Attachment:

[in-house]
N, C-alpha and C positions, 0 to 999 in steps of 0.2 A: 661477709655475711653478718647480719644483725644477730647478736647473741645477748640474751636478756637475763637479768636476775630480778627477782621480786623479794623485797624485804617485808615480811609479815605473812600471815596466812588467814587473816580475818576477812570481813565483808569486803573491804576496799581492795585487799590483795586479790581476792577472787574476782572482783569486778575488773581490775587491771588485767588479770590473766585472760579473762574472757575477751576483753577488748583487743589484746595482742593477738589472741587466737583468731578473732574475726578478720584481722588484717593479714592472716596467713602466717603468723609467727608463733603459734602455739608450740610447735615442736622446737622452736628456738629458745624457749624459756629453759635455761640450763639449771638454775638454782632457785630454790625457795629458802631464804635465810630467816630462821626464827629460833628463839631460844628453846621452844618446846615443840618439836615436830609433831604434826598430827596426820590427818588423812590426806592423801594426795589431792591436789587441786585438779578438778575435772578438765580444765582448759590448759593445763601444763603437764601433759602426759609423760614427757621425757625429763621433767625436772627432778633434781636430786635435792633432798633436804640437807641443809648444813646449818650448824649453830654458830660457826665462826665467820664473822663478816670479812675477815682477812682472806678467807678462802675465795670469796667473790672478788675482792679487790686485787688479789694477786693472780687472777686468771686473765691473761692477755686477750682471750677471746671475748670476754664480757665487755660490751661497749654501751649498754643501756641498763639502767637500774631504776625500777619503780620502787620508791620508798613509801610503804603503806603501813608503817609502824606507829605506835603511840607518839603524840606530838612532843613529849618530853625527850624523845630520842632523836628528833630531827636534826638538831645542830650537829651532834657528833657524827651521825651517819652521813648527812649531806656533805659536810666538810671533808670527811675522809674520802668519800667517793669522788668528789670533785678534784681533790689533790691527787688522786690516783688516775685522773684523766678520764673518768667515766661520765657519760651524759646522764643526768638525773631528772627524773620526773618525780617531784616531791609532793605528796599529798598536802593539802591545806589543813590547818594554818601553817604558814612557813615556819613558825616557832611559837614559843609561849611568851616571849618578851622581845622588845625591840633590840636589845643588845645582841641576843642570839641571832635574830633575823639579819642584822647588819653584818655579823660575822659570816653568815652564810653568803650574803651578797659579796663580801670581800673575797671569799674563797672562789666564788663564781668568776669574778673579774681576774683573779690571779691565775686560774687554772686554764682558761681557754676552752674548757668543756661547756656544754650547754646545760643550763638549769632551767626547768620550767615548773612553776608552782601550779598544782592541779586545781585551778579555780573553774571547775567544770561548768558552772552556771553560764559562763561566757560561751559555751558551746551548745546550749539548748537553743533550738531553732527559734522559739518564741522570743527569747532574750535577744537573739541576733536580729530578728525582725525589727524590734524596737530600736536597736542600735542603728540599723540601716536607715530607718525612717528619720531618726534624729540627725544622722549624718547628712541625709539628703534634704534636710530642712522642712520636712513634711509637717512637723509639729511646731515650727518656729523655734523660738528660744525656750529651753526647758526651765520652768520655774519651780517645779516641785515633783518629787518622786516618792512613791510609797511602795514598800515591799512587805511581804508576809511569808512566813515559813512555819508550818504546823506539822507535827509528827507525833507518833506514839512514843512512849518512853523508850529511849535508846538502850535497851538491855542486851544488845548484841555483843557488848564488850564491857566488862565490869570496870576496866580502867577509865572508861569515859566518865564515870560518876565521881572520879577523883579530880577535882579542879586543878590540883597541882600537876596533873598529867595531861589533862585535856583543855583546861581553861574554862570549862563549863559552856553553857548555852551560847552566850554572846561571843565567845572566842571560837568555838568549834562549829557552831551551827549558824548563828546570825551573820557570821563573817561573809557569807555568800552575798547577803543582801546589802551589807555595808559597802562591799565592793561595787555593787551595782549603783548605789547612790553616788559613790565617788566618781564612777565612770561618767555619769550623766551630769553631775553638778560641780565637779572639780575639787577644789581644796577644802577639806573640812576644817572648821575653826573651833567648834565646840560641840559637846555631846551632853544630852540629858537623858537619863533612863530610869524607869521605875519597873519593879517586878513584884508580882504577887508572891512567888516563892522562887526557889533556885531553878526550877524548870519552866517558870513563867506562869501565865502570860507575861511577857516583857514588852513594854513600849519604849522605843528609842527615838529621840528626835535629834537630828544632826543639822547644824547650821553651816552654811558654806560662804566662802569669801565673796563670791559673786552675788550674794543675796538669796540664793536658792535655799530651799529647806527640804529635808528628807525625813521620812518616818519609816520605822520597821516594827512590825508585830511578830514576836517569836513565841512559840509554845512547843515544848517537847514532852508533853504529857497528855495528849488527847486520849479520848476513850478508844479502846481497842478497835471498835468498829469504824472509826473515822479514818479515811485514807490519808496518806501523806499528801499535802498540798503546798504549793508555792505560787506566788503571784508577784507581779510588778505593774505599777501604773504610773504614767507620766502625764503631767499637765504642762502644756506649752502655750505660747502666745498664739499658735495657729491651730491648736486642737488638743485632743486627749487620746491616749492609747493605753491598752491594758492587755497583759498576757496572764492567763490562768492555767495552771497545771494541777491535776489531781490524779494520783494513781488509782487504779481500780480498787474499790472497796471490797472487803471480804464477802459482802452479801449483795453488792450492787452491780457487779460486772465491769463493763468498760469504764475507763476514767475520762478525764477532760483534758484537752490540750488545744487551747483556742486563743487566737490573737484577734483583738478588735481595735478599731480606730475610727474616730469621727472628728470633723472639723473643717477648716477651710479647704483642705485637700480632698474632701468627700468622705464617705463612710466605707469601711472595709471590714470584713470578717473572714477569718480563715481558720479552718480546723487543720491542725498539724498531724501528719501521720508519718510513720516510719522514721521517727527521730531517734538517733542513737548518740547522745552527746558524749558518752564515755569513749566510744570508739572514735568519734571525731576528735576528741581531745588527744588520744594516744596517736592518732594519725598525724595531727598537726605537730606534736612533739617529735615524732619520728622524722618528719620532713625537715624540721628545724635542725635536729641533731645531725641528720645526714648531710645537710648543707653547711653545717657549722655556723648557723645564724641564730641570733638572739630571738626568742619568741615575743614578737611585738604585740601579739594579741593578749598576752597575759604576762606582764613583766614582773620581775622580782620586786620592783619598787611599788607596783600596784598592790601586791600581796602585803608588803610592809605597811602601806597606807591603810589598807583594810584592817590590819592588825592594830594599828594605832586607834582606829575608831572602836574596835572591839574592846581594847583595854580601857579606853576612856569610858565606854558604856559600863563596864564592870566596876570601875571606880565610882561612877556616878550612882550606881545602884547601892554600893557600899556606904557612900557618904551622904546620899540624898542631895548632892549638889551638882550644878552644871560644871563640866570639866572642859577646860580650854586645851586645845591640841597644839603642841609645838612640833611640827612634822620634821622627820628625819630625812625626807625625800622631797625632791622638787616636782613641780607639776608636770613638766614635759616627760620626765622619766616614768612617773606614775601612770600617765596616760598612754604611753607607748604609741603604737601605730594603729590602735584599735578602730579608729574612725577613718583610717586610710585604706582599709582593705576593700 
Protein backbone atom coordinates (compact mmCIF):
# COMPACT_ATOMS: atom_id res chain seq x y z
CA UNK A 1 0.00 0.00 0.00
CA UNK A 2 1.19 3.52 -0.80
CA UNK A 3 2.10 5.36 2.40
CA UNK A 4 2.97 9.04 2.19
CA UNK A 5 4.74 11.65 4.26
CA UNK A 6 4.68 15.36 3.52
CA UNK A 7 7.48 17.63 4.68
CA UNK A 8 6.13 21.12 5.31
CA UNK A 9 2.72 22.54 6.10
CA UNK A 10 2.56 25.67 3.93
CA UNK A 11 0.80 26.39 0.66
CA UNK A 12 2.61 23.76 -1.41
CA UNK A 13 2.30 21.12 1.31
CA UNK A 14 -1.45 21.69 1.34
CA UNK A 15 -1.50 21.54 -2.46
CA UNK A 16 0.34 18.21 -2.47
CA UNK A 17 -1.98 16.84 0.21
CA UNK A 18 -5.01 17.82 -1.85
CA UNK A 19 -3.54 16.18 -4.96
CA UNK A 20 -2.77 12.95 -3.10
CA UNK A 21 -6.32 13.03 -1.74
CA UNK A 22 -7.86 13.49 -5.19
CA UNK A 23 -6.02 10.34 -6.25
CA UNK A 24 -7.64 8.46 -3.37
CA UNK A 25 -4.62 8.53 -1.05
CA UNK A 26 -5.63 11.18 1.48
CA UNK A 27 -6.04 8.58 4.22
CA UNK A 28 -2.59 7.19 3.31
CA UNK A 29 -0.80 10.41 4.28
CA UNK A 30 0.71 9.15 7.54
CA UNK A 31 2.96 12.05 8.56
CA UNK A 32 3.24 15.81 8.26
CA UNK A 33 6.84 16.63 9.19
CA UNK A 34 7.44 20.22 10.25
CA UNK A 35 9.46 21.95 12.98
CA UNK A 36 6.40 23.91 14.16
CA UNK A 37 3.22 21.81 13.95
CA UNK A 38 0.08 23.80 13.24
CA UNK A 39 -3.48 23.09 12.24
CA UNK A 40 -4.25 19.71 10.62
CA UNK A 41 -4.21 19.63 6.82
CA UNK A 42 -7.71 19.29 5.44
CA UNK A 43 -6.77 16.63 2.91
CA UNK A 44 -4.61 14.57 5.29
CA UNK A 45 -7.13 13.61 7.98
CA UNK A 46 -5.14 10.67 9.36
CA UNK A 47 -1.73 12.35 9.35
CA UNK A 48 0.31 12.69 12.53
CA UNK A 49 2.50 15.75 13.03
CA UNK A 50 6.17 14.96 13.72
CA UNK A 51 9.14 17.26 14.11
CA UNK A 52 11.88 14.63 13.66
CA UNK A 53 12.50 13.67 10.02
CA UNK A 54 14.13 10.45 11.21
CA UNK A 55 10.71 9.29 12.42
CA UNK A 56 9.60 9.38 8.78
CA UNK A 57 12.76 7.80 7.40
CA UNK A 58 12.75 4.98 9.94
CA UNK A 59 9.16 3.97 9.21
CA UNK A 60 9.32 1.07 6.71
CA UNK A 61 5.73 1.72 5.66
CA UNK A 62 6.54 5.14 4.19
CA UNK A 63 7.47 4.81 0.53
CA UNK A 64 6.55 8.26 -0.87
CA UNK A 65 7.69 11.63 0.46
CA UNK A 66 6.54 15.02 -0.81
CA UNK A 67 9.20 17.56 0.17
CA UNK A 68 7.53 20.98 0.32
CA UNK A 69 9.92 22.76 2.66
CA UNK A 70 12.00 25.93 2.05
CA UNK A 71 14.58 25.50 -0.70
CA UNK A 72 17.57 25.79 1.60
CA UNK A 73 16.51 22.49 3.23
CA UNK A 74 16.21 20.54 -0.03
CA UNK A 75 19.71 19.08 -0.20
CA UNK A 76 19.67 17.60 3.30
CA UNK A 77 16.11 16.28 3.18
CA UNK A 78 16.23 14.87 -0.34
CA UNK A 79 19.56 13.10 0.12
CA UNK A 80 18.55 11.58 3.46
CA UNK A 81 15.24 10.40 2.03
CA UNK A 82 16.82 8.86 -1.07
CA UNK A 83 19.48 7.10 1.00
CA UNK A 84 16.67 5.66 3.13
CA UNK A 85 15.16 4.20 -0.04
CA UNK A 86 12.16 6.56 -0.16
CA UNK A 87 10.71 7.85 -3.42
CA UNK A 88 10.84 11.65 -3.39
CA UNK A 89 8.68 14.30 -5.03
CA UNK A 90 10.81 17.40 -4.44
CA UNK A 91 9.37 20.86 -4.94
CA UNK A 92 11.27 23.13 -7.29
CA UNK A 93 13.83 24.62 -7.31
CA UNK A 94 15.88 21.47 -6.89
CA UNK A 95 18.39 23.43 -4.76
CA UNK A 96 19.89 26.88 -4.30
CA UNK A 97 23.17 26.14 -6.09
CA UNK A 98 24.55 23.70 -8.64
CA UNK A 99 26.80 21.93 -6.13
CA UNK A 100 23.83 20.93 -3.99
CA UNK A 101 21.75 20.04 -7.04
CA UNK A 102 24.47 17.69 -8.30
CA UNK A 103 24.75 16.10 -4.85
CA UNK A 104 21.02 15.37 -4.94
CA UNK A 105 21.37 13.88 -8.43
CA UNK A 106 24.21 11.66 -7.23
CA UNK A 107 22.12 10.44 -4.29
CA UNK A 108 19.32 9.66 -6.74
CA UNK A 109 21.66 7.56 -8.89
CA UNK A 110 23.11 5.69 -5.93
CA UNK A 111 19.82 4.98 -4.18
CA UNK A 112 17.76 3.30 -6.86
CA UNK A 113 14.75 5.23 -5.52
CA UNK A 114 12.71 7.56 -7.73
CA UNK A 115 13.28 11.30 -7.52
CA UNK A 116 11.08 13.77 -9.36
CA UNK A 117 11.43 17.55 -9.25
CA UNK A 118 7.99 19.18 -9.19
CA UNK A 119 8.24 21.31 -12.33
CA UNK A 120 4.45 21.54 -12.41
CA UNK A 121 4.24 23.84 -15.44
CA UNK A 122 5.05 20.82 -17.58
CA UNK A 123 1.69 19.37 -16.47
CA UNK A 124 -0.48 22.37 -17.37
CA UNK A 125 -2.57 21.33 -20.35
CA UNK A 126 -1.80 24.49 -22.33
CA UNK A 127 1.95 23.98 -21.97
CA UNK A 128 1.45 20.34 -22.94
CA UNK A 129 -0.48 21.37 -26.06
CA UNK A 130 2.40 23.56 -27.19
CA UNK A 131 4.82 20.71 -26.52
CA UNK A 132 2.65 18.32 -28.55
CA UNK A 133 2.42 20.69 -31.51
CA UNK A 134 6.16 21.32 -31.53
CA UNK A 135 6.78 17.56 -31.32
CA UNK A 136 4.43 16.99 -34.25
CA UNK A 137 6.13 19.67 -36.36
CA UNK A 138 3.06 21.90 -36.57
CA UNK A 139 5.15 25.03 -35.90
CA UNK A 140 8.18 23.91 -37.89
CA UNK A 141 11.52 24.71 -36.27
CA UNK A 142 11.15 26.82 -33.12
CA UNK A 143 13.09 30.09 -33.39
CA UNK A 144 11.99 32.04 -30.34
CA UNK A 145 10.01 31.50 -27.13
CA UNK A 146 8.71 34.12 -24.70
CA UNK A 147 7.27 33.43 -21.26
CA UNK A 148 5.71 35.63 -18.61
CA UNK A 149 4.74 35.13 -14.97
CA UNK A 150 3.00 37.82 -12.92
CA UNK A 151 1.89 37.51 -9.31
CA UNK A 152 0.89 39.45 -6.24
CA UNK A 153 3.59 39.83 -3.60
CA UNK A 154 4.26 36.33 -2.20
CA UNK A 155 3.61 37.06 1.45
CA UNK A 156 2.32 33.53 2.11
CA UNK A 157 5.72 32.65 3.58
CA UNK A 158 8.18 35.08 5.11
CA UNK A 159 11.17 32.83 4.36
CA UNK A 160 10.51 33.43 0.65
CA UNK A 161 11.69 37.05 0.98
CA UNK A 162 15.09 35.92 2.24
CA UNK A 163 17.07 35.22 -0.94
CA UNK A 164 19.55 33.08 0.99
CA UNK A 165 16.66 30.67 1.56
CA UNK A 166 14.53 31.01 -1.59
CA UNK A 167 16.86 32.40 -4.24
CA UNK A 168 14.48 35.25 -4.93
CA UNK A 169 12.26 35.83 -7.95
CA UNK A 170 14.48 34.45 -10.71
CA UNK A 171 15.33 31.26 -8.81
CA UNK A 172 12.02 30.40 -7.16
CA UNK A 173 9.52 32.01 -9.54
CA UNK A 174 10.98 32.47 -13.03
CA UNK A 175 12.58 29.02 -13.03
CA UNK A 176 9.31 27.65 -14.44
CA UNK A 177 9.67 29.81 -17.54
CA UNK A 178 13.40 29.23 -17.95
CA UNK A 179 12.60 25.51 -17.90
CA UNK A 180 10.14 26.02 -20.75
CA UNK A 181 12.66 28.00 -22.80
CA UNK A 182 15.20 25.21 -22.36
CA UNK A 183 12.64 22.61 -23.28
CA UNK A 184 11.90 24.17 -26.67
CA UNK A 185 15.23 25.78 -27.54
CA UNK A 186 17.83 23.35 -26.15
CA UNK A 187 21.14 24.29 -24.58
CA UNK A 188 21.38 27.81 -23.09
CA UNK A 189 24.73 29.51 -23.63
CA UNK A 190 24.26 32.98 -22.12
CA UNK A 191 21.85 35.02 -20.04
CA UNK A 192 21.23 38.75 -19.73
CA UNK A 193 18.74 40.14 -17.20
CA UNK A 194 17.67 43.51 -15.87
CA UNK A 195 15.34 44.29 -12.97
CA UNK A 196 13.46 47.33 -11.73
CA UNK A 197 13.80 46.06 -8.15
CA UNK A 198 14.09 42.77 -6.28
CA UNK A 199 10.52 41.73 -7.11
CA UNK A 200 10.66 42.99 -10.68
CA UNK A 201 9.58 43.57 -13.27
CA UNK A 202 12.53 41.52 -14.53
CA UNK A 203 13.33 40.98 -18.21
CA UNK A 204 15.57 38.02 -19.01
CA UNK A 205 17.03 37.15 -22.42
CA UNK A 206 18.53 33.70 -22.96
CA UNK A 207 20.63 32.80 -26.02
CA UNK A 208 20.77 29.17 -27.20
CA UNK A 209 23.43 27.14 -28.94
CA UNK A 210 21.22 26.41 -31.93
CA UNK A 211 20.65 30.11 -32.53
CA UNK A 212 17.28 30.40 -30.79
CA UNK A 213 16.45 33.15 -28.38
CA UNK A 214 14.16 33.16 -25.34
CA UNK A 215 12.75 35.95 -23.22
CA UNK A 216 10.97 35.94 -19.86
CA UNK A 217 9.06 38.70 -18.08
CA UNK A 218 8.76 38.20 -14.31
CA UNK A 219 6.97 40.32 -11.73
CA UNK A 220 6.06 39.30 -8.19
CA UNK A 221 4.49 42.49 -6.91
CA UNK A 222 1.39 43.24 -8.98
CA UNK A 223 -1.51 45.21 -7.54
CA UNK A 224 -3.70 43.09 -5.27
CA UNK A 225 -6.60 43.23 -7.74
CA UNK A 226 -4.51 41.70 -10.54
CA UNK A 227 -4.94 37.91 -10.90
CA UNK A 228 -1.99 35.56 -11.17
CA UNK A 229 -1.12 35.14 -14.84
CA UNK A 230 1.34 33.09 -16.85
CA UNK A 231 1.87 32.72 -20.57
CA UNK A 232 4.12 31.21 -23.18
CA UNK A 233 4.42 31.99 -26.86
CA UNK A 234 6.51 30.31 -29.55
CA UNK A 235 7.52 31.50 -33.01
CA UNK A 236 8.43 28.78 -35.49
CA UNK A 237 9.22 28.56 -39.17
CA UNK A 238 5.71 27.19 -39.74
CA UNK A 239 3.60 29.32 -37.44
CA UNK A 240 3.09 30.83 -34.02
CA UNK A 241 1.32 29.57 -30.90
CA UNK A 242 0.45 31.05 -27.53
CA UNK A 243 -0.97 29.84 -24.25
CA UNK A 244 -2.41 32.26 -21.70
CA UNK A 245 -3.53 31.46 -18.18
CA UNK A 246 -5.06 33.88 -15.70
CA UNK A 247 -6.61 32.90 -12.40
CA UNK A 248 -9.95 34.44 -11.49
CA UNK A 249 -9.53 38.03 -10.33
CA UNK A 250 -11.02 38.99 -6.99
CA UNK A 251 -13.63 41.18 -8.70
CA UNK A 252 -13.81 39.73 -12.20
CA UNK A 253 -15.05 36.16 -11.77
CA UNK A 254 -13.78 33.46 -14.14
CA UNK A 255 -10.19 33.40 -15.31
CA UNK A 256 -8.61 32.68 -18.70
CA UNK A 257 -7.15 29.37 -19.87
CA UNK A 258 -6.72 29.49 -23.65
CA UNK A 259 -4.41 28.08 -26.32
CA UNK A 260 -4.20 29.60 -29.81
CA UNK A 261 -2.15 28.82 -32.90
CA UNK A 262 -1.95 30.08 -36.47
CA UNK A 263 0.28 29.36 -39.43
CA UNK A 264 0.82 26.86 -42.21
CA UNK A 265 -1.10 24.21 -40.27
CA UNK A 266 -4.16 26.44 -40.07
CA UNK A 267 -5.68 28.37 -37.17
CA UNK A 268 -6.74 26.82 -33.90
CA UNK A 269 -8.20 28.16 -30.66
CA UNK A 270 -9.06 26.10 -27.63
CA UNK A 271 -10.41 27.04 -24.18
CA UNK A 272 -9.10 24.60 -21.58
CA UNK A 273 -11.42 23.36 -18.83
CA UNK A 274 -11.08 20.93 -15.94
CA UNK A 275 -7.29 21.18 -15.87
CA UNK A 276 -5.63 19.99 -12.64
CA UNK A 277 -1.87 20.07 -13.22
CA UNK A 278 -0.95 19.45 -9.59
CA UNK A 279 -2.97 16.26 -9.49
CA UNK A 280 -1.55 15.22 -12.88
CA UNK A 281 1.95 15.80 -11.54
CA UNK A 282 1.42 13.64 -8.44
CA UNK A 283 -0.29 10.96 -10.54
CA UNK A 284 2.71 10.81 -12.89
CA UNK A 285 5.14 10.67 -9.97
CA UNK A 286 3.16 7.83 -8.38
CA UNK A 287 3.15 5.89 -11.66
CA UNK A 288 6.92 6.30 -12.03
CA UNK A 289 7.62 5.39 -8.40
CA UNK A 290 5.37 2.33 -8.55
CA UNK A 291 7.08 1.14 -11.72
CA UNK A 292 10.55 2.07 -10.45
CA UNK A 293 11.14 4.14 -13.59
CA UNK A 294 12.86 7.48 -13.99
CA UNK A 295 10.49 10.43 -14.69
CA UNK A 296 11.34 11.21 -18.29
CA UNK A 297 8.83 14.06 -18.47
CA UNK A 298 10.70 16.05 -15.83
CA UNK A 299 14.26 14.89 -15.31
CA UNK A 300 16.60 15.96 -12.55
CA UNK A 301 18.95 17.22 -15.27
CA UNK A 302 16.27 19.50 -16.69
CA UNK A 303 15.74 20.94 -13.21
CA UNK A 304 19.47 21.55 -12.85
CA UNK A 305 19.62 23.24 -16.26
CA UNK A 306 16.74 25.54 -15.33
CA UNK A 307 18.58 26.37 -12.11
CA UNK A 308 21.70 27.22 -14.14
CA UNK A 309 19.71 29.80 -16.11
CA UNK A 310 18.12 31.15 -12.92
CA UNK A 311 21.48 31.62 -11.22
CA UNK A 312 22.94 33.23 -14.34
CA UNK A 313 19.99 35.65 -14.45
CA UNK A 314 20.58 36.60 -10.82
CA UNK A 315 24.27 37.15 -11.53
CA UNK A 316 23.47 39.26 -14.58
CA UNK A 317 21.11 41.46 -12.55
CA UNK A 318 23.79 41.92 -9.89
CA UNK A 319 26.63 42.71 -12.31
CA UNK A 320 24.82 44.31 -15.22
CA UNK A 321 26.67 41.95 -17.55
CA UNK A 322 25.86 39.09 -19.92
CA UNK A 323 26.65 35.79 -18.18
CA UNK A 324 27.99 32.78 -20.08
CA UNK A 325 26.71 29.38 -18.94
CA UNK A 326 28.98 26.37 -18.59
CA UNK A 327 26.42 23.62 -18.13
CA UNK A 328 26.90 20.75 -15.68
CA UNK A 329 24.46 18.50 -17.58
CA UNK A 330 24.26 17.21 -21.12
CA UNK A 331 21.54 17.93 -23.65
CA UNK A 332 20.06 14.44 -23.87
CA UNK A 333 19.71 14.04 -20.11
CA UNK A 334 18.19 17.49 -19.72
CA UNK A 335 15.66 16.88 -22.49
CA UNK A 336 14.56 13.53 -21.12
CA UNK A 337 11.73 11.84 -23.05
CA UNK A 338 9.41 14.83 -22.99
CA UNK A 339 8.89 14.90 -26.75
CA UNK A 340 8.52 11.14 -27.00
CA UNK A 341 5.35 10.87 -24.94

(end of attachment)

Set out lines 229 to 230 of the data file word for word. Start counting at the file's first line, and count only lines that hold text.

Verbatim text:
CA UNK A 225 -6.60 43.23 -7.74
CA UNK A 226 -4.51 41.70 -10.54